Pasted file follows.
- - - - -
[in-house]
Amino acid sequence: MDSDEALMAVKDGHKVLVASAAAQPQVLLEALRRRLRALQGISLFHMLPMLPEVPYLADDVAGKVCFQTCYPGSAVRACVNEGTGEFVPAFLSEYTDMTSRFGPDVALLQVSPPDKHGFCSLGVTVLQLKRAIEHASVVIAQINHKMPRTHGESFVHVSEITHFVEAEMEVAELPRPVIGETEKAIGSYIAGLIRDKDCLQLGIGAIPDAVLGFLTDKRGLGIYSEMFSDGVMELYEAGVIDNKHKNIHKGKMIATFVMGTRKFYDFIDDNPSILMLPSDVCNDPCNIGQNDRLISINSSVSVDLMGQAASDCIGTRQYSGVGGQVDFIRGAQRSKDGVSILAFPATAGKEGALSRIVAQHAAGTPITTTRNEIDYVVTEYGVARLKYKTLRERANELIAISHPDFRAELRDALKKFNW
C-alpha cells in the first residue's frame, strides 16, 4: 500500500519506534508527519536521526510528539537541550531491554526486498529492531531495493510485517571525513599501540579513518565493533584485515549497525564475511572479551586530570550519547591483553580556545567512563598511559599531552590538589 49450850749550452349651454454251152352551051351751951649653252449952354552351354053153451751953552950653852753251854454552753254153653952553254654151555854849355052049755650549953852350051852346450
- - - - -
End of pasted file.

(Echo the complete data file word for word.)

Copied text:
[in-house]
Amino acid sequence: MDSDEALMAVKDGHKVLVASAAAQPQVLLEALRRRLRALQGISLFHMLPMLPEVPYLADDVAGKVCFQTCYPGSAVRACVNEGTGEFVPAFLSEYTDMTSRFGPDVALLQVSPPDKHGFCSLGVTVLQLKRAIEHASVVIAQINHKMPRTHGESFVHVSEITHFVEAEMEVAELPRPVIGETEKAIGSYIAGLIRDKDCLQLGIGAIPDAVLGFLTDKRGLGIYSEMFSDGVMELYEAGVIDNKHKNIHKGKMIATFVMGTRKFYDFIDDNPSILMLPSDVCNDPCNIGQNDRLISINSSVSVDLMGQAASDCIGTRQYSGVGGQVDFIRGAQRSKDGVSILAFPATAGKEGALSRIVAQHAAGTPITTTRNEIDYVVTEYGVARLKYKTLRERANELIAISHPDFRAELRDALKKFNW
C-alpha cells in the first residue's frame, strides 16, 4: 500500500519506534508527519536521526510528539537541550531491554526486498529492531531495493510485517571525513599501540579513518565493533584485515549497525564475511572479551586530570550519547591483553580556545567512563598511559599531552590538589 49450850749550452349651454454251152352551051351751951649653252449952354552351354053153451751953552950653852753251854454552753254153653952553254654151555854849355052049755650549953852350051852346450